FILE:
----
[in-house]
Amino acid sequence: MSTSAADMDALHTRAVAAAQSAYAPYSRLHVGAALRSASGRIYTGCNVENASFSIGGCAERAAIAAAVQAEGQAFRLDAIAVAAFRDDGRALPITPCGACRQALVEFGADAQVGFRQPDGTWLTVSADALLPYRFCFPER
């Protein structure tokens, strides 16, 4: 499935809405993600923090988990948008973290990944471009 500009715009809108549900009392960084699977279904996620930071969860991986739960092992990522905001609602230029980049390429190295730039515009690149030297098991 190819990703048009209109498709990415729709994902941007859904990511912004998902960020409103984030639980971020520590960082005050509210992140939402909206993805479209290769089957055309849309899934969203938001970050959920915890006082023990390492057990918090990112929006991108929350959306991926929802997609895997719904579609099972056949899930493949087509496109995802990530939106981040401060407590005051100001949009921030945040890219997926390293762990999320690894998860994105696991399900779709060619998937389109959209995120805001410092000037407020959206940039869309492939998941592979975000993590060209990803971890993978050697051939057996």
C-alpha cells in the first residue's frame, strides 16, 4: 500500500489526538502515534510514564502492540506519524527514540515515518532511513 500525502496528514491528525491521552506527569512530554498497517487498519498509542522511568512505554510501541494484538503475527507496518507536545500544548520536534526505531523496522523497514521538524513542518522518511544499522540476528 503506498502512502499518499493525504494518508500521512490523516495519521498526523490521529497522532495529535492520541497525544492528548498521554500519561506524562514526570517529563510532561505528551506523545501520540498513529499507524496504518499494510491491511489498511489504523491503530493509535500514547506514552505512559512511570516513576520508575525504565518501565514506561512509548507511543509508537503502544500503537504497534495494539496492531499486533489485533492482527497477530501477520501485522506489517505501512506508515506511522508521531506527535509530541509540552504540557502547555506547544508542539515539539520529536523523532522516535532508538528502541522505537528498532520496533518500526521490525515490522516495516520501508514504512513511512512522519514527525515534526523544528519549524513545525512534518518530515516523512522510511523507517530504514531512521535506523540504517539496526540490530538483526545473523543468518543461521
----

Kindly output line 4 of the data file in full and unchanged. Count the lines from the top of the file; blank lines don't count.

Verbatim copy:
C-alpha cells in the first residue's frame, strides 16, 4: 500500500489526538502515534510514564502492540506519524527514540515515518532511513 500525502496528514491528525491521552506527569512530554498497517487498519498509542522511568512505554510501541494484538503475527507496518507536545500544548520536534526505531523496522523497514521538524513542518522518511544499522540476528 503506498502512502499518499493525504494518508500521512490523516495519521498526523490521529497522532495529535492520541497525544492528548498521554500519561506524562514526570517529563510532561505528551506523545501520540498513529499507524496504518499494510491491511489498511489504523491503530493509535500514547506514552505512559512511570516513576520508575525504565518501565514506561512509548507511543509508537503502544500503537504497534495494539496492531499486533489485533492482527497477530501477520501485522506489517505501512506508515506511522508521531506527535509530541509540552504540557502547555506547544508542539515539539520529536523523532522516535532508538528502541522505537528498532520496533518500526521490525515490522516495516520501508514504512513511512512522519514527525515534526523544528519549524513545525512534518518530515516523512522510511523507517530504514531512521535506523540504517539496526540490530538483526545473523543468518543461521